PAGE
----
Ice cream sundaes seal the deal
by Gary Kaplan
The end of the year is a time for reflection and assessment. Looking back over these past two years, we have much to be grateful for. We have survived the greatest disruption in memory and students are now enrolling in JFYNet college and career readiness at a pre-pandemic pace. We are in this positive position thanks to the unwavering loyalty of our supporters.
“It takes a village,” the adage says, but a village needs villagers to sustain it. In our village, the most important citizens are the students. I think of a young man named Andre with whom I indulged in ice cream sundaes a few weeks ago. We were celebrating the end of the first semester of our early college program. He had passed his college course and was looking ahead to the next semester and beyond.
When the idea of early college was first presented to Andre he said it was not for him. He wasn’t going to college. No one in his family had ever gone to college. His parents had immigrated and had a hard struggle just to provide a home for him and his siblings. He dreamed of being a doctor and saving lives, but there was no way he could afford college, much less medical school. And besides, his high school grades were not exactly straight As.
One of our roles in high schools is to work with students on their college and career plans. Not all students have plans. Many don’t know that those plans can now include early college, and that the early college initiative is expressly designed for students who are not on the traditional college track. It is still a relatively new option, and many students feel it to be a step too high.
Our early college specialist, Meredith, talked with Andre early in the semester. She explained the importance of college in terms of future earning potential. She broke down the actual costs of community college and state university and showed how those costs can be reduced by early college credits, grants and scholarships. She demystified the academic level of first year college courses and outlined the support he could count on from his high school teacher and from JFY. She promised to be available whenever he needed help, even to edit his term paper if necessary.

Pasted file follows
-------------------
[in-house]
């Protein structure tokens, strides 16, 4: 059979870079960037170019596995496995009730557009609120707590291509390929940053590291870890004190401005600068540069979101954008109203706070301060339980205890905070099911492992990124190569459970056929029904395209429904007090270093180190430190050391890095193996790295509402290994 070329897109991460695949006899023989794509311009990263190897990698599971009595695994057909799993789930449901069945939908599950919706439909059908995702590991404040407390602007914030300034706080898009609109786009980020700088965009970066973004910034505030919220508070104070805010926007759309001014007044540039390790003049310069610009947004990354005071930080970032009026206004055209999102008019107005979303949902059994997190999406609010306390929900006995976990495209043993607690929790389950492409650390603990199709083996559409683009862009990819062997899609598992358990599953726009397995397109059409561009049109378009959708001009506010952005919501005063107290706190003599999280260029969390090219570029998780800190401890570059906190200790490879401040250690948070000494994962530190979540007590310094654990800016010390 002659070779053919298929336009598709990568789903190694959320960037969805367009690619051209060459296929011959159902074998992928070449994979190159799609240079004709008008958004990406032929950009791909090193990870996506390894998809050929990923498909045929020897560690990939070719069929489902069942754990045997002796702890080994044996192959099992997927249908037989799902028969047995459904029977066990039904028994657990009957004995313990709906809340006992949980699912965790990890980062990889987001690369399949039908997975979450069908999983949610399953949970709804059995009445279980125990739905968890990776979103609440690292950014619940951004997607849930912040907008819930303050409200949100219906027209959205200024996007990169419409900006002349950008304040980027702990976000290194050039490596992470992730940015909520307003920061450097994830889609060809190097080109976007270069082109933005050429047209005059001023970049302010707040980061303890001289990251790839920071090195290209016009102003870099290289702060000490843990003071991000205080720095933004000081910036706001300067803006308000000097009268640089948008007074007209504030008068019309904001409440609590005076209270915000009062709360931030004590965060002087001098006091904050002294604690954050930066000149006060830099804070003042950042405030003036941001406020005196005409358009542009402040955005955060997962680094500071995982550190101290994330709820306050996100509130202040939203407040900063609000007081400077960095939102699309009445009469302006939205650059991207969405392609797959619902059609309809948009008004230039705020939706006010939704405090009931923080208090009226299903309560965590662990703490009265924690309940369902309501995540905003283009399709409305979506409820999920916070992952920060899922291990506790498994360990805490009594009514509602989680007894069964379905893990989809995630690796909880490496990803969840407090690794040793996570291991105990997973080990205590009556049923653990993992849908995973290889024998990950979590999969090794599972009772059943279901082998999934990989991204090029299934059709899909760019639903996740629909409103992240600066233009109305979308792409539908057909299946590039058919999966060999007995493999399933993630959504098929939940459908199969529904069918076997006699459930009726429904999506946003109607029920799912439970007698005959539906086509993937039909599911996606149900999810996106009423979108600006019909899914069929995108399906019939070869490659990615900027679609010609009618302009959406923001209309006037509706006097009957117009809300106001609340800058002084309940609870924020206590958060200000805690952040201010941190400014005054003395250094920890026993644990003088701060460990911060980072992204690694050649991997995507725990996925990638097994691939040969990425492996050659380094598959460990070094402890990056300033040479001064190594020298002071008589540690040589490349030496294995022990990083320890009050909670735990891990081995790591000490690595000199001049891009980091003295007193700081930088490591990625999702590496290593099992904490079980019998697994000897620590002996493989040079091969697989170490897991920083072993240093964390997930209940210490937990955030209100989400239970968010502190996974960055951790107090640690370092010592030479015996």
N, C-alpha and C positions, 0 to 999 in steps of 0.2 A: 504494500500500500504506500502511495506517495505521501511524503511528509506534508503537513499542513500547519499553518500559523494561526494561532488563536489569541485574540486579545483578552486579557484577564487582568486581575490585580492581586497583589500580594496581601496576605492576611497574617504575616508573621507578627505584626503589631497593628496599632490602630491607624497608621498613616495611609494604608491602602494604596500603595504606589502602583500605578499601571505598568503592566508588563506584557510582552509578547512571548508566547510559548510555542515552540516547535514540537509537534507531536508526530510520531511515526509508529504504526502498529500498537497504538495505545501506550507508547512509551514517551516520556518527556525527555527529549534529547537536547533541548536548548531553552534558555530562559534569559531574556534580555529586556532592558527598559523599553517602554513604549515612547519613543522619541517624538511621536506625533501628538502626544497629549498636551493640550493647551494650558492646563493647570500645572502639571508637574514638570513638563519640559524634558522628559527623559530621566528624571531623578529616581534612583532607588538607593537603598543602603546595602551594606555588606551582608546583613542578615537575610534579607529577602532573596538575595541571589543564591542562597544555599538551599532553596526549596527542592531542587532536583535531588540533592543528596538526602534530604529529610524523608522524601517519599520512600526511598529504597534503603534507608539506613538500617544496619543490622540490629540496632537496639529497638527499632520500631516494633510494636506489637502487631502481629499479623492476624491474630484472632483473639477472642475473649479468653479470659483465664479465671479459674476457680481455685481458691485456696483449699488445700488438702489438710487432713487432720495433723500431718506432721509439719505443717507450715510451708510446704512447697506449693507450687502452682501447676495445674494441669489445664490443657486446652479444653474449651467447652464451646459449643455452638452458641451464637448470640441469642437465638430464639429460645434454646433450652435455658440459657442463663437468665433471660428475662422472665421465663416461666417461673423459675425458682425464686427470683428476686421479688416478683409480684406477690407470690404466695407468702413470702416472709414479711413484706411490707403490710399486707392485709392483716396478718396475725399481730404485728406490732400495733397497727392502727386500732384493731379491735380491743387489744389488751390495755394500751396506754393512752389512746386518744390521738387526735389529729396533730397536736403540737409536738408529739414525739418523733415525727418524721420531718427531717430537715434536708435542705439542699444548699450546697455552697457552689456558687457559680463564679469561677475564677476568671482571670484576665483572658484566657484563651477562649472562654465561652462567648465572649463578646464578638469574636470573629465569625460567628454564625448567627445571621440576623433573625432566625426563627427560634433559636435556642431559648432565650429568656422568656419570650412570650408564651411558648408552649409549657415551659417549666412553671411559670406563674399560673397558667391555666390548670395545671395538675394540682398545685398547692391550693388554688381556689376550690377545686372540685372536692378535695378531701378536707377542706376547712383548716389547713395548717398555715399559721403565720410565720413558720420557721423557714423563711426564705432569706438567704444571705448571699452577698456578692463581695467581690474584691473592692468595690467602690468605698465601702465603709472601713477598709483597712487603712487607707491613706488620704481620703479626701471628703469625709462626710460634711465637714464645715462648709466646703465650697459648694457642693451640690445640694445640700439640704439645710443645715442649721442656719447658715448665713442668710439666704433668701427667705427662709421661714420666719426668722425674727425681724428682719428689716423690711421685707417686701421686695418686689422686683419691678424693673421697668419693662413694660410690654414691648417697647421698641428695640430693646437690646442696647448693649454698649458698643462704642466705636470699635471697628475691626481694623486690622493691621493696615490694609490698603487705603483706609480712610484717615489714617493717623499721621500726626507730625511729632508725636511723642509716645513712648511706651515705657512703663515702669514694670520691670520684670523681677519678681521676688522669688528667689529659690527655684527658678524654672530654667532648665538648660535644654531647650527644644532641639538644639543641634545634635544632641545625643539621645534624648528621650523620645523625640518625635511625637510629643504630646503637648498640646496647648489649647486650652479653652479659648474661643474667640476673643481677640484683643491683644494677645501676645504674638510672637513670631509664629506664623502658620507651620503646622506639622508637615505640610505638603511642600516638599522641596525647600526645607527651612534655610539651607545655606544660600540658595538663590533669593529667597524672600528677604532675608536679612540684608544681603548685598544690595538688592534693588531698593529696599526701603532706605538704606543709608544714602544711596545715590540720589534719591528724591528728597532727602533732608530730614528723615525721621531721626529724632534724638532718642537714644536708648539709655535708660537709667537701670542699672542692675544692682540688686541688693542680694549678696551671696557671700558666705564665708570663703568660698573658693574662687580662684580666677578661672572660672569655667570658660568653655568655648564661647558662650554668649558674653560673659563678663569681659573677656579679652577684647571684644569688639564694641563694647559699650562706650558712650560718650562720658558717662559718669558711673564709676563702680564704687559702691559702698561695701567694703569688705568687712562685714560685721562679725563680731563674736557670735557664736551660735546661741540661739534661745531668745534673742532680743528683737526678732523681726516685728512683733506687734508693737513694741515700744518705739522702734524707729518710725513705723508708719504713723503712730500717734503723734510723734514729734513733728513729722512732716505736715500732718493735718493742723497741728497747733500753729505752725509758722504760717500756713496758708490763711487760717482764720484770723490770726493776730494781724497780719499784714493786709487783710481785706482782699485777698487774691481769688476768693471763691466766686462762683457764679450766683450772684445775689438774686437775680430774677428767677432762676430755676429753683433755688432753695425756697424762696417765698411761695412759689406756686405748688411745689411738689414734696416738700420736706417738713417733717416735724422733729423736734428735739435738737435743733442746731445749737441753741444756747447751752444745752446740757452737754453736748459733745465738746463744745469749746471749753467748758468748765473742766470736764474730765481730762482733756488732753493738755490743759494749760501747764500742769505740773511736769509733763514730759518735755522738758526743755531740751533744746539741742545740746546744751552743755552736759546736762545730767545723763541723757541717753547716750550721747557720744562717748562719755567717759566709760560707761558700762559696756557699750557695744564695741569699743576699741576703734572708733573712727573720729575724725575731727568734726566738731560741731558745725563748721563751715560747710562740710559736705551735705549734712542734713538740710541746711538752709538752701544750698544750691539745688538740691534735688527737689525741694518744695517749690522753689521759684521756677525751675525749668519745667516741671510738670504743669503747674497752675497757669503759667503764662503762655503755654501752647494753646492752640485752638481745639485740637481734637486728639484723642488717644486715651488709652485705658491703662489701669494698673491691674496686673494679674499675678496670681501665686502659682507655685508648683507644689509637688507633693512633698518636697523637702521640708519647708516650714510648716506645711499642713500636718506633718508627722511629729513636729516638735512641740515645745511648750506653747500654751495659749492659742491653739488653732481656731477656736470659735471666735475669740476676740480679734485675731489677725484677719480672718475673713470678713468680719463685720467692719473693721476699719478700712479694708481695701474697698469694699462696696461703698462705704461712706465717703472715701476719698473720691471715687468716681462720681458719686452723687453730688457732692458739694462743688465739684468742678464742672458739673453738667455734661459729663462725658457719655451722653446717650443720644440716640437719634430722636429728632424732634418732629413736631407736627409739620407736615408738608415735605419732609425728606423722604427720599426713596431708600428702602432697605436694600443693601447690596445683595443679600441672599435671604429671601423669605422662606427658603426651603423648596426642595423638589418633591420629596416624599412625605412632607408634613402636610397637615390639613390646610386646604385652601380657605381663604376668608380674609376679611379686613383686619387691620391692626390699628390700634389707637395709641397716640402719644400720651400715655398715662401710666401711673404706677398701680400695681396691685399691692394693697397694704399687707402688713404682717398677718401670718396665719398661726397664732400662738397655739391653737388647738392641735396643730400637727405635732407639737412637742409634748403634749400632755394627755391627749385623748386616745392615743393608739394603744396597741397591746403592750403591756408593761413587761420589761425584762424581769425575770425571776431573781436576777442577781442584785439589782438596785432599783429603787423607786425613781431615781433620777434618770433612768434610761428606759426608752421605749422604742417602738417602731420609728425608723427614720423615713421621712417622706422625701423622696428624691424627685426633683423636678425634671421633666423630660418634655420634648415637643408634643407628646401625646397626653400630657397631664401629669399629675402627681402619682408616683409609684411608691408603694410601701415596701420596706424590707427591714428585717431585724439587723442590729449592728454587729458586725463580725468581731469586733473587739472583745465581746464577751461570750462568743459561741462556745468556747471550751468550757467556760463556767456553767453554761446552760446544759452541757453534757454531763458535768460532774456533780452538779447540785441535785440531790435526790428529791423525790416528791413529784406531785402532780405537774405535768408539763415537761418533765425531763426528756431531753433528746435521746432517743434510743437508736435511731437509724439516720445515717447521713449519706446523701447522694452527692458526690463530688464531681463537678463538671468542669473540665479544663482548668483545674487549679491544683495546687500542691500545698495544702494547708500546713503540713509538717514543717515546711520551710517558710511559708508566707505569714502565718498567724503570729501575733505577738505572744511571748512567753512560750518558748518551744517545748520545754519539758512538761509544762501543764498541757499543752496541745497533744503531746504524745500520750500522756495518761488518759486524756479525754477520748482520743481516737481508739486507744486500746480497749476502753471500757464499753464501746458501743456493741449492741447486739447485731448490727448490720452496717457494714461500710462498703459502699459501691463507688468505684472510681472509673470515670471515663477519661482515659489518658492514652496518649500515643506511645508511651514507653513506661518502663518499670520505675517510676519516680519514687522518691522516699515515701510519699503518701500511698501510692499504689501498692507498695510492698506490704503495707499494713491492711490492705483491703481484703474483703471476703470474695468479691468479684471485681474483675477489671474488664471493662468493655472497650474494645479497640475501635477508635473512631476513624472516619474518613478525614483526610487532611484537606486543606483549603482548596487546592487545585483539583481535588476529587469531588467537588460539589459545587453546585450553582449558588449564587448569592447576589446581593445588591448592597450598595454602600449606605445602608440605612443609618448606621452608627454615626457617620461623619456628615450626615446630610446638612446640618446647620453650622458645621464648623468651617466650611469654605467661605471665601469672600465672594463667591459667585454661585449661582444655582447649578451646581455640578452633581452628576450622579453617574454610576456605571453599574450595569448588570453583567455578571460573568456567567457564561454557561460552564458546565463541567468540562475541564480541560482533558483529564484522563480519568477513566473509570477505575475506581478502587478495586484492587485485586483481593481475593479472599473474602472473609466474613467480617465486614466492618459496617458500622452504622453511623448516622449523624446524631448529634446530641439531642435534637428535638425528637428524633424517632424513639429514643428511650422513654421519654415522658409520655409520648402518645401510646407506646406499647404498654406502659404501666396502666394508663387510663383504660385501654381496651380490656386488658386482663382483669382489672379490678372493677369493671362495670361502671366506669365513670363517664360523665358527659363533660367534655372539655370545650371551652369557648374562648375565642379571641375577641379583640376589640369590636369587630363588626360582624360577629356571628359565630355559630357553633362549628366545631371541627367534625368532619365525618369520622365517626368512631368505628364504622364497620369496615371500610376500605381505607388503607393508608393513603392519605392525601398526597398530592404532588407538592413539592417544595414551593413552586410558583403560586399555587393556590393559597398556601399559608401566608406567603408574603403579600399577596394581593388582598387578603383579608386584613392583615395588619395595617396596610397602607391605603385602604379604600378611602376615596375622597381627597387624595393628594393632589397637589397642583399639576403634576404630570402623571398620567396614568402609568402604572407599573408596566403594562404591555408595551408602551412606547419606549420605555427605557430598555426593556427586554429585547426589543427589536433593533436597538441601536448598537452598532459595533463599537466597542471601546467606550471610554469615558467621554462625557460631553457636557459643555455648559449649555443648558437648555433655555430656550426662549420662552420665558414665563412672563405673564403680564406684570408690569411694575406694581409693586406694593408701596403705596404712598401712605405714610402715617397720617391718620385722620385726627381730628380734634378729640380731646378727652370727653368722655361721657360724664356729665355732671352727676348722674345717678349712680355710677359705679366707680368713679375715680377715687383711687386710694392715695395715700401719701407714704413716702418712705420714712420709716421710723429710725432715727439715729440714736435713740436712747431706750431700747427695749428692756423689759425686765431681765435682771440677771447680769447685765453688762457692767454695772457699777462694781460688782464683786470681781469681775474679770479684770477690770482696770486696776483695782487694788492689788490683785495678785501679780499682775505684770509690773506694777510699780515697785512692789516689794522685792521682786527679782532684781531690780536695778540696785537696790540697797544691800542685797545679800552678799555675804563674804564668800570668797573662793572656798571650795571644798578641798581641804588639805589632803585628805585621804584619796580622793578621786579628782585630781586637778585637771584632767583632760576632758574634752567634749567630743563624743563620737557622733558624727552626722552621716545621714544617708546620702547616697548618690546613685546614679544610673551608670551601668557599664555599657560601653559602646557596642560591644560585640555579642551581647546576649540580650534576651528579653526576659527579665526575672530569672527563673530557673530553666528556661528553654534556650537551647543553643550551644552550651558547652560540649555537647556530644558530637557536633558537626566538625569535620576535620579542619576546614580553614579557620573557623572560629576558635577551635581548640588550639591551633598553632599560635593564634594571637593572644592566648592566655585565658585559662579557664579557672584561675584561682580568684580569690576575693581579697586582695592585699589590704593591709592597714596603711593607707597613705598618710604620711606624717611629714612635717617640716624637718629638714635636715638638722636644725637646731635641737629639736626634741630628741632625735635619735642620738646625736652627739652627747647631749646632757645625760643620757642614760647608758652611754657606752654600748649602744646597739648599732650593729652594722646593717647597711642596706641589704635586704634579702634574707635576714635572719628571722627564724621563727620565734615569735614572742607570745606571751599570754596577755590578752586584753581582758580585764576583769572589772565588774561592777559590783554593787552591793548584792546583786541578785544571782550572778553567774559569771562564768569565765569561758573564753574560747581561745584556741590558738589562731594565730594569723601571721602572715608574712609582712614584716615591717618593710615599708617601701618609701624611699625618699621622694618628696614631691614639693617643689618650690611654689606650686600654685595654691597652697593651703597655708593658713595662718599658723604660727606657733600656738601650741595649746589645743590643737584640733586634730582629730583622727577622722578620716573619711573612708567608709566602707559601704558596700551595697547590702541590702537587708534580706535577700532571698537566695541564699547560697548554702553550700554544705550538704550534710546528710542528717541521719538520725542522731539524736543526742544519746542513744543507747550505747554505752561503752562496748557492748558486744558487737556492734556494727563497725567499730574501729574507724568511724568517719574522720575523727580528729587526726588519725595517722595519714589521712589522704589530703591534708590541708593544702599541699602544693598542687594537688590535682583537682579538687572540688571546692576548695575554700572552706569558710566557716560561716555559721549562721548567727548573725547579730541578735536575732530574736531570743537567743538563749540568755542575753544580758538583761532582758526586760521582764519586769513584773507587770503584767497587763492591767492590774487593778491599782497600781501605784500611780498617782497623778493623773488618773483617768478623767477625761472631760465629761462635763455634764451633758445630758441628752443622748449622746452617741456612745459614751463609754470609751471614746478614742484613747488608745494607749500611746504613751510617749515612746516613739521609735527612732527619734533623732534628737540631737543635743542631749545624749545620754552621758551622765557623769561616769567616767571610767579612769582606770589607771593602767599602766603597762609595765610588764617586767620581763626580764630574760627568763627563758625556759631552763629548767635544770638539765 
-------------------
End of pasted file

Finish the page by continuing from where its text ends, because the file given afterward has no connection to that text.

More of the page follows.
“You know what,” he laughed as we spooned up the dregs of chocolate syrup, “She was right. It wasn’t that hard. I did ask for help a few times and she was always right there, just like she said. But I handled it. I got my B. And now I know I’m going to college. I’m already there.”
After a year and a half of disruption, instruction is finally returning to the classroom. Our online tools and strategies have become permanent features of post-Covid pedagogy. The most important priority is to keep students engaged in their class work and moving ahead in the acquisition of grade-level skills, from pre-high school to graduation and on to college and career. Teachers and students need the expertise, resources and support of JFYNetWorks to meet this critical challenge.
We are back on track to serve more than 4000 young people this year—more than before the pandemic. All the citizens of our village—school partners, JFY board and staff, public, private and individual funders, and most of all students—are integral participants in our pursuit of educational and economic equity. All our villagers can count on us to persevere in that pursuit, and we are grateful to be able to offer many years’ worth of thanks to all for helping us keep to the mission, and the faith. The economic and social stakes could not be higher.
Happy Holidays and best wishes for a New Year in which dreams deferred awaken into goals achieved.
Gary Kaplan is the executive director of JFYNetWorks.
Other posts authored by Gary can be found here.
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